Nicole Maulino said on Mar 8, 2014
If we apply Aquinas' idea on lying, Mark did not do the right thing. He knows after the date that he doesn?t want to pursue anything further and it may seem like the nice thing to do by telling Laura that he'd call her. However, it is not just to withhold the truth from someone because "every lie is a sin" (ST II-II, Q110, A3). It would have been in Mark and Laura's best interest if he had just told her the truth. - Like
swheaton said on Mar 8, 2014
While Mark?s intention was good-natured at heart, his actions are considered unethical in the views of Thomas Aquinas. In his article discussing ?Whether every lie is a sin? Aquinas mentions that is ?unnatural and undue? for someone to speak in a way that does not reflect what they are honestly thinking, and therefore is a sin. With this in mind, Mark would have been better off handling the situation in a truthful manner, and his dishonesty may escalate even more if he fails to tell Laura the truth in the future. When the truth does come out, Laura would surely be annoyed with Mark having wasted her time. - Like
Shannon Pinder said on Mar 9, 2014
In the ideology of Thomas Aquinas, Mark did not do the right thing. He knows what he wants, and knows that he will not call Laura back. Therefore, by knowing that he would have no future contact with her, Mark lied. According to Aquinas, "lying is directly an formally opposed to the virtue of truth" (ST II-II, Q110, A1). Mark intentionally told a falsehood, thereby opposing what is true. Although, Mark was trying to be nice, he ended up telling a lie, which will have consequences in the future. - Like
Nikki W said on Mar 9, 2014
In today?s view, Mark?s lie would be considered a ?white lie? and many would not be so quick to disagree with this possible wrongdoing. However, to Aquinas the severity of the lie does not make a difference and it is still considered a lie or sin. Through a Thomistic perspective, Mark lied to Laura regardless of his intent to spare her feelings. Therefore, Mark did not do the right thing by telling Laura he would call, when he had no intention to. - Like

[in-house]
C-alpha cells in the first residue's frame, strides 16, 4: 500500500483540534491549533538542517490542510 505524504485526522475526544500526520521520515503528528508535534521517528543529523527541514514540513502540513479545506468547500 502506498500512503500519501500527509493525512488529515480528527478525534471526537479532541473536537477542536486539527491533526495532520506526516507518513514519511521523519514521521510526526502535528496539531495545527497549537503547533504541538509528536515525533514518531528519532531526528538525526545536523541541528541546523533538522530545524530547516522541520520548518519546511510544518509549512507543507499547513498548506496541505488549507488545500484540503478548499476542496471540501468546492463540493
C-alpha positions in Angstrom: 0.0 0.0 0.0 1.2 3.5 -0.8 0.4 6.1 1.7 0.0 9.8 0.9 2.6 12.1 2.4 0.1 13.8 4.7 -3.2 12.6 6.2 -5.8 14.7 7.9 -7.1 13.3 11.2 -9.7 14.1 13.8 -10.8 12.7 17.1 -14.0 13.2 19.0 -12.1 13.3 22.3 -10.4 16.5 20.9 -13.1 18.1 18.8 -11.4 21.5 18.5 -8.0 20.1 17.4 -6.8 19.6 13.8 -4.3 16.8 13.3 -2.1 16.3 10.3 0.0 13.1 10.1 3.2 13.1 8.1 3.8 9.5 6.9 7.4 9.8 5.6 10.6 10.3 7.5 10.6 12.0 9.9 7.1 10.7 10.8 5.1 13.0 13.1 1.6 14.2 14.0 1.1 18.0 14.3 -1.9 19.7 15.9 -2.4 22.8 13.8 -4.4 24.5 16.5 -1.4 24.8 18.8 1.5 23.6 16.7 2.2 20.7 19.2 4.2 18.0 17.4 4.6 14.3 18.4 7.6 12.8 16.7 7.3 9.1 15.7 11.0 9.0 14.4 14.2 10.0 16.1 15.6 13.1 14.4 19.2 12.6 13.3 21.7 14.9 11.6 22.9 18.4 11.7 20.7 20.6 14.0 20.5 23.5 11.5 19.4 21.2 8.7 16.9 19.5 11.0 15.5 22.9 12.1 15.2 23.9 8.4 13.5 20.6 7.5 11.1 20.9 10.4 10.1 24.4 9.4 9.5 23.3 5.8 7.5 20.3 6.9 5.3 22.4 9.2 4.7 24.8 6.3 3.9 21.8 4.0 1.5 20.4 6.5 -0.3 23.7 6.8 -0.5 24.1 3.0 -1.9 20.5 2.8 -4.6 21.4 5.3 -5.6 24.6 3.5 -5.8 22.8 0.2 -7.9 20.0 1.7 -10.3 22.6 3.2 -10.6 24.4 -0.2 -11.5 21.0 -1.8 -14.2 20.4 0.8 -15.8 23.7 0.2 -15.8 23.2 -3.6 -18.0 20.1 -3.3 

Nikki W said on Mar 9, 2014
*Not quite sure why my apostrophes turned into question marks. - Like
Nelson Scharffenberger said on Mar 9, 2014
Applying Aquinas ideals about lying, in this certain situation I believe that Mark did not do the right thing lying to Laura. According to Aquinas, this was the unethical decision to make in this scenario while Aquinas states that "every lie is a sin". Mark's intentions were not negative in any sense but he did withhold the truth from her which Aquinas would strongly disagree with. As Aquinas states "lying is directly an formally opposed to the virtue of truth". Mark withholding the truth from Laura in this situation may result in consequences in the future from telling a small lie. Aquinas also makes in apparent that "A lie is sinful not only because it injuries one's neighbor, but also on account of its inordinateness". Mark should have explained his intentions to Laura and told the truth. - Like
Gregory Gate said on Mar 9, 2014
Thomas Aquinas would argue that Mark did the wrong thing by lying to Laura. Lying with the intent to lie, even to protect someone else, is never right. Lying has its basis in evil, the basis to deceive others from the truth. Due to the evil of its base, lying is never right. No matter how good the intent of the end is, the intent of the object was never good by lying. - Like
cvmartinez said on Mar 9, 2014
Thomas Aquinas would argue that Mark did not do the right thing by lying to Laura. His arguments hold that every lie is a sin even though the greater the degree of good intended, the less severe the sin. Though Mark may think he is sparing Laura's feelings, Thomas also makes a point to state that lying for the sake of preventing some greater evil still does not excuse the sin. That she may face even greater hurt and disappointment when she eventually realizes he will not call her, also rather negates any positive effect the lie may have had. - Like
CarlosBriones said on Mar 9, 2014
Mark's action was intended for good reason, but it is still something that Thomas would not agree with and argues that his action was wrong. To Thomas, "Therefore it is evident that lying is directly an formally opposed to the virtue of truth" (ST. 110 Q10 A1). Any form of lying to Thomas was in direct relation to evil. He even says in the next article that every sin is considered evil, no matter how little the lie may be. It is very much accepted in our society to have what we call "white lies" and can be considered to be a way to get out of difficult situations. But Thomas reminds us that we must be honest with ourselves as well the people around us that are affected by our decision to lie. - Like